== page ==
Food and Wine
Updated Jun 06, 2017 @ 3:26 pm
Credit: Getty Images/sittig fahr-becker

Things that should glow in the dark: Stickers. Glowsticks. Your computer screen.

That’s it. Right?

Well, no, not according to Black Star Pastry, a bakery in Australia whose ambitious owner thinks baked goods should be able to get their glow on, too. To that end, the pastry shop down under is currently whipping up glow-in-the-dark doughnuts. Yes, on purpose.

They’re called—wait for it—Glownuts. Slap a hashtag on that, and mass Instagram hysteria is imminent.

The ‘nuts made their debut at the aptly-named Vivid Festival in Sydney, an art, technology, and commerce meet-up. As Christopher Thé told Daily Mail Australia, he actually got the idea for the doughnuts last year at the very same festival.

“I was thinking hard about a way to tie in food with lights. And glow-in-the-dark popped in my head,” he said. “Just the thought of people eating glow-in-the-dark food at the world famous Vivid festival of light was an amazing challenge we just couldn’t resist!”

Out of all the possible glow-y desserts (glowing cupcakes? Glowing eclairs? Glowing babka?!), Thé and his team thought that doughnuts might make the best visual impression. “We thought it would be fun to see people with glow-in-the-dark icing all over their hands and faces, so doughnuts were the natural choice,” he explained. “Then we came up with the name “Glonut”, which really sealed the deal.”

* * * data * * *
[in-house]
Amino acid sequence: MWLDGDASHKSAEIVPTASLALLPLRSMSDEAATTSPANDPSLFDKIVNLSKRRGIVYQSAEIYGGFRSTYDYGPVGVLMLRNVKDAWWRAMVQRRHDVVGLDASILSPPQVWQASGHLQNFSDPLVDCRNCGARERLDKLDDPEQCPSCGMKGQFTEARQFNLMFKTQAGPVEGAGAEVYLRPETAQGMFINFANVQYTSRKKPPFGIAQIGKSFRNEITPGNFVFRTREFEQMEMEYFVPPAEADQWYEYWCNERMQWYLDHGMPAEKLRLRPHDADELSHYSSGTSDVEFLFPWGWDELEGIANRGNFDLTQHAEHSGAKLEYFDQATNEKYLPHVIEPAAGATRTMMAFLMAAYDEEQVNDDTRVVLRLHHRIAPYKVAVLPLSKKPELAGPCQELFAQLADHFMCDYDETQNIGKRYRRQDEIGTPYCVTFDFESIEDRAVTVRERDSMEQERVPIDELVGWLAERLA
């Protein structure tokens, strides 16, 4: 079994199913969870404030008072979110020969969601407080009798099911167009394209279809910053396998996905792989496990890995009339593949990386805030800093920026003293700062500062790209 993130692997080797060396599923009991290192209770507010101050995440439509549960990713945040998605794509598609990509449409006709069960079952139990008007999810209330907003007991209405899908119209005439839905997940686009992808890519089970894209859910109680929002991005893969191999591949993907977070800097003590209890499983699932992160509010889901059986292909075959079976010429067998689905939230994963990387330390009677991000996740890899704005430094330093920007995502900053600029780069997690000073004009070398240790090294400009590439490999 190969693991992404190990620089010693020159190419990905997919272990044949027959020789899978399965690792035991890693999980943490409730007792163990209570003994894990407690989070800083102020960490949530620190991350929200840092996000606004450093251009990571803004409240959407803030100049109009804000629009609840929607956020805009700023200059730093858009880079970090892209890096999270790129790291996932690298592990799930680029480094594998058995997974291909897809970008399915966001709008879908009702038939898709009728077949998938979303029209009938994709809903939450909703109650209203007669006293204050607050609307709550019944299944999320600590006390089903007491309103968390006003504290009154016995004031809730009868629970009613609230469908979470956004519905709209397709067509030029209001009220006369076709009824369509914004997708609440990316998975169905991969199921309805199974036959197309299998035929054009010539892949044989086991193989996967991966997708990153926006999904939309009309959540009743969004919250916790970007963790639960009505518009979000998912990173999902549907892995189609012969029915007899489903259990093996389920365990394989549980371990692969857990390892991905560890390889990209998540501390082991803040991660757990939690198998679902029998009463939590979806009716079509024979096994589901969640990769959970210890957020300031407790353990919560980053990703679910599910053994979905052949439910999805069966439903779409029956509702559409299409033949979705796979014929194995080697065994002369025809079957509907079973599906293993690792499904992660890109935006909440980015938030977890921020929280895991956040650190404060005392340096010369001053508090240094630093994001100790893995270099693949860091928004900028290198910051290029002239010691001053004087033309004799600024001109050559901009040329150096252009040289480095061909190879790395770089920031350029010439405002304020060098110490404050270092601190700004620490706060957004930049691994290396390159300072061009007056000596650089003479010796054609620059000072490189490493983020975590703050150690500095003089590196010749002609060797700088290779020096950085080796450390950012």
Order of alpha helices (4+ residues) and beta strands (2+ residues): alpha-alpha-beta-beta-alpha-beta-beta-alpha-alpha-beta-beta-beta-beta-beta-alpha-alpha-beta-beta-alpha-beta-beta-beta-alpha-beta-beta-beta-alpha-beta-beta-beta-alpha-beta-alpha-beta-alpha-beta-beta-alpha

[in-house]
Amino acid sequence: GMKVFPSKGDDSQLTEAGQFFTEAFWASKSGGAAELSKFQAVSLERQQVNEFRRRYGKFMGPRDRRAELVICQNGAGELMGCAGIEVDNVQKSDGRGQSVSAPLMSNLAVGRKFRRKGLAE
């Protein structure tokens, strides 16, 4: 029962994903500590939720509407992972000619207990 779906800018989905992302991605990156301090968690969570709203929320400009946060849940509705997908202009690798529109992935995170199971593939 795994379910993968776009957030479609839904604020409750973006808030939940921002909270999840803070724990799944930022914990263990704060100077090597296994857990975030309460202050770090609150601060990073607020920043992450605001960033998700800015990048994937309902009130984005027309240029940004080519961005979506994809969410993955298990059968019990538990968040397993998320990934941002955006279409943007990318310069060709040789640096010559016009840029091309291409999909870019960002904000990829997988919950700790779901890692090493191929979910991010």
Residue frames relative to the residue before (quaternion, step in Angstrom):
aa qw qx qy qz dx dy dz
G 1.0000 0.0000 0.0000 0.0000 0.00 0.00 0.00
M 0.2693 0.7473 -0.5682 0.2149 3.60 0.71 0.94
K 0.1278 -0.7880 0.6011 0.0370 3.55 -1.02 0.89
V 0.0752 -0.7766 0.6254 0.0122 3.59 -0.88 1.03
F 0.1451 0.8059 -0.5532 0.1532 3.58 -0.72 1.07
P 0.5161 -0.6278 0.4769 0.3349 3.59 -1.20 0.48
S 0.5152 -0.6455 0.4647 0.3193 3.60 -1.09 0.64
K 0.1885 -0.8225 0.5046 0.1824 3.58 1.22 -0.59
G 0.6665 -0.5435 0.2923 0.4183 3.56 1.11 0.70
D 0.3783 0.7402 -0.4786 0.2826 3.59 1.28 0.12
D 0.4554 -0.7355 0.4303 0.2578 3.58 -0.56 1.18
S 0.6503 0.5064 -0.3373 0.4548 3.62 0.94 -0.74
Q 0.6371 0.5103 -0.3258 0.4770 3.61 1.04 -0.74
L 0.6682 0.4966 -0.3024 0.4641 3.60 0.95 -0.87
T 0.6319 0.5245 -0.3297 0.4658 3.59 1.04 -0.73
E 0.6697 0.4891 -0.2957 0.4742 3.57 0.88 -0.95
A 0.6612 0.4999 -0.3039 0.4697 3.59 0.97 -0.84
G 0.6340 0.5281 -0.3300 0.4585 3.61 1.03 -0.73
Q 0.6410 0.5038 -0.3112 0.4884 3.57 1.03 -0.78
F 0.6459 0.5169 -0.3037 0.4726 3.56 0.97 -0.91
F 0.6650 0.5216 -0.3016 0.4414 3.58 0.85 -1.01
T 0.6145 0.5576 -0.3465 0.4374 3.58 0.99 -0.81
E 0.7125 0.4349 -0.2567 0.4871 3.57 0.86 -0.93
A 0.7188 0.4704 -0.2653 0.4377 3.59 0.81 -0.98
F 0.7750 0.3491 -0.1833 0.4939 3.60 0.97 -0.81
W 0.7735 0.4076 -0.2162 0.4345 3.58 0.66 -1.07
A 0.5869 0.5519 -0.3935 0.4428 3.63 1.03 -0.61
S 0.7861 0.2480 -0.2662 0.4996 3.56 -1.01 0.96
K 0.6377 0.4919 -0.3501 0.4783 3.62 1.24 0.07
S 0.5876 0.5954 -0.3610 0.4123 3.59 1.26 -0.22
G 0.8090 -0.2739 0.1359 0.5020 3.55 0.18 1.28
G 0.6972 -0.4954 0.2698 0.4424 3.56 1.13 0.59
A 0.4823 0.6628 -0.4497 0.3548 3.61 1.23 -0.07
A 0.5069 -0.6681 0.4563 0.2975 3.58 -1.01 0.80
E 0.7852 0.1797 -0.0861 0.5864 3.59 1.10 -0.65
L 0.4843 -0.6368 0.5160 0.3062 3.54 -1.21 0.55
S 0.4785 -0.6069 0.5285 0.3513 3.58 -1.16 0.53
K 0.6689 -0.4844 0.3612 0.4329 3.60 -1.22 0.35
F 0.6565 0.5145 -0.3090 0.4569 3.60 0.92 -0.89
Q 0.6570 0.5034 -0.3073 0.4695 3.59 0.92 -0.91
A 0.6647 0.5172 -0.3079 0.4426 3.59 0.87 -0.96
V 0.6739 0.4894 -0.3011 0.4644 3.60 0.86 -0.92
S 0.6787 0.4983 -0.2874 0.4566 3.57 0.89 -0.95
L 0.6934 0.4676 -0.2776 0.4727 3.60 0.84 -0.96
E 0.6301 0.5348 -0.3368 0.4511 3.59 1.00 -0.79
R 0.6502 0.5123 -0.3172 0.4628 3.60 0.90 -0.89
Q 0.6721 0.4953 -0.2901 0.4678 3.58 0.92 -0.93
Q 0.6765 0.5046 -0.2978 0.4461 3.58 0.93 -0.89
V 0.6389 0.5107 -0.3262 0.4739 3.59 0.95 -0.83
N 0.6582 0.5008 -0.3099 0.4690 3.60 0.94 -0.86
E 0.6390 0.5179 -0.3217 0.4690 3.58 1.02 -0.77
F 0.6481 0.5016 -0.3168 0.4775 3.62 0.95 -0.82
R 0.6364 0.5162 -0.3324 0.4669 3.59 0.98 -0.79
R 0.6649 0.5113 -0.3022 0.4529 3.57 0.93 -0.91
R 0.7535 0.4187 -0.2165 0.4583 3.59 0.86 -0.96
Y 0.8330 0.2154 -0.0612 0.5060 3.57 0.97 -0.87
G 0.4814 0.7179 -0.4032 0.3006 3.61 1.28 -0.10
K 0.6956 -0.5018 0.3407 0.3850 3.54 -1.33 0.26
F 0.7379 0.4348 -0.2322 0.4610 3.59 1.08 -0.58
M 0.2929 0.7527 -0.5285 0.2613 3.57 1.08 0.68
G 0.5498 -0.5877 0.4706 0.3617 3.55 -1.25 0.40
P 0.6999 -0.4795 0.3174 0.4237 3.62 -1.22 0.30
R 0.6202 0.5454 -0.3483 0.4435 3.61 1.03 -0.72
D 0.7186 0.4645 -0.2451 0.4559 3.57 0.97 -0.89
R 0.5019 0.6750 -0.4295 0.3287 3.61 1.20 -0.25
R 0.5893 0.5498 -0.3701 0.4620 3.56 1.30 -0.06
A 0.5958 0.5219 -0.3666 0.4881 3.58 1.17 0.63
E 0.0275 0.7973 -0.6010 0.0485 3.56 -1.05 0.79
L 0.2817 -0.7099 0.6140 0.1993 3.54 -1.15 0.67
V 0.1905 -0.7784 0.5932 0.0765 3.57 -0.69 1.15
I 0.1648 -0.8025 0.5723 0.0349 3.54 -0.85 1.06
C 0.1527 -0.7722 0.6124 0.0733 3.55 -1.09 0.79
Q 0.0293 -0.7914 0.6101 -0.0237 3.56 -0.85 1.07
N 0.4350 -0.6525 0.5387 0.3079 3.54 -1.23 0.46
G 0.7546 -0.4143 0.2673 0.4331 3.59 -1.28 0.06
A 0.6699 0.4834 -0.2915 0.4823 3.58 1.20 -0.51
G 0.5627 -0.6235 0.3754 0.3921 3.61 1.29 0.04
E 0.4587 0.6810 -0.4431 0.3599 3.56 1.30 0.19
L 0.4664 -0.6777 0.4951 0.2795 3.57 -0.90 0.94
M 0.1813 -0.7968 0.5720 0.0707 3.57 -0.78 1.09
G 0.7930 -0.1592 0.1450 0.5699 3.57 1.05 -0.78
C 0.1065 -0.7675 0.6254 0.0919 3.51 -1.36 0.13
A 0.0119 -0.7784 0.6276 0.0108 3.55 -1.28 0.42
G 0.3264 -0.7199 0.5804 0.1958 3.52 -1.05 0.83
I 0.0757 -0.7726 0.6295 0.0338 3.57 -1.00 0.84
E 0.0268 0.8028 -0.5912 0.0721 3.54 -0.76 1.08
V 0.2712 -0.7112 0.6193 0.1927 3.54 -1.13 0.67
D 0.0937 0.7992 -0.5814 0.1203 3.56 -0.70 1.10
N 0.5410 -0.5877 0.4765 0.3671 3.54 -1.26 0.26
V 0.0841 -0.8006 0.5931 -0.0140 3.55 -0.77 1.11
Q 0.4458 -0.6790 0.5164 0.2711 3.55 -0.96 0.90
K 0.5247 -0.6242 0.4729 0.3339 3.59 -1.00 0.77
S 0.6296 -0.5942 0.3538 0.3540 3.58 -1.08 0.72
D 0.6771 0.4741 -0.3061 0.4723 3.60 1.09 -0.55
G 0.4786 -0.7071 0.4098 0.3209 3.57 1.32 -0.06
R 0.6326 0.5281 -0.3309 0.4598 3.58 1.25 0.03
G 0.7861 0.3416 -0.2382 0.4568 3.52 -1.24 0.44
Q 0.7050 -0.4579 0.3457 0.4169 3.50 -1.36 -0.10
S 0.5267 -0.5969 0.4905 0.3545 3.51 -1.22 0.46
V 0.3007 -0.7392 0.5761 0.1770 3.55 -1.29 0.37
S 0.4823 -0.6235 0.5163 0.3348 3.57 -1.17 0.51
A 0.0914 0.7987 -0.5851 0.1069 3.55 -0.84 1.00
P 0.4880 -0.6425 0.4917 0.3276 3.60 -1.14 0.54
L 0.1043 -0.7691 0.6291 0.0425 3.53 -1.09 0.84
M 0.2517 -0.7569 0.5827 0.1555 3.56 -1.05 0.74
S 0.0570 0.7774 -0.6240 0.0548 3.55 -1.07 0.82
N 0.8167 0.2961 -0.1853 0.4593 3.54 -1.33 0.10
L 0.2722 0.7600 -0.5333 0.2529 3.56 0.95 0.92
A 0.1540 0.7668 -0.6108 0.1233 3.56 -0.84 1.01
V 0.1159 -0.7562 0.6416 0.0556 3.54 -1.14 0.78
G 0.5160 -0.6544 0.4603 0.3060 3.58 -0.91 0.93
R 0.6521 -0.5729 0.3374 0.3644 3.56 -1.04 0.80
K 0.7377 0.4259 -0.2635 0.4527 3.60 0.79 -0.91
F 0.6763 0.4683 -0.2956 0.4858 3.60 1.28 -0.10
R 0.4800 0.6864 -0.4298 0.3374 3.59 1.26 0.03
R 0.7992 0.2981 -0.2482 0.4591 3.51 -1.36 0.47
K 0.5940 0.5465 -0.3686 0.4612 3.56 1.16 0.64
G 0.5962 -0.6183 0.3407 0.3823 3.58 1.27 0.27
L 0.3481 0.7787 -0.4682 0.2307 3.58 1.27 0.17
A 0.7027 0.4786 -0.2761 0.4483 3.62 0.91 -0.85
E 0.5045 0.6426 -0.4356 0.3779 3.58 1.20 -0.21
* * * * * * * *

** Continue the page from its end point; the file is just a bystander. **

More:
It took one year to figure out just how to get the icing to glow beneath a blacklight while making sure the doughnut remained, you know, edible. The finalized Glonut, which retails for $7, features icing made with glow-y Vitamin B, “which in itself is quite acidic.”

To accompany the tart ingredient, Thé added yuzu, a citrus fruit that’s popularly used in Japanese dishes and is in itself a bit sour. There are also “glowing doughnut balls” and a black sesame yuzu cake, and Black Star has partnered with N2 Extreme Gelato, who have been selling glowing white chocolate and honey drinks alongside the doughnuts at the festival.

The craziest part? There aren’t any unnatural additives in these beauties. “We would never create anything that was unnatural, even if it was a great idea. BlackStar is all about great techniques and real cooking; we never add dyes or additives to any of our products. We strictly adhered to this principle in order to make the glow-in-the-dark donut happen.”

Apparently, it tastes good, too. “It is light to eat, and not greasy at all.”

We’ll take your word for it, Thé.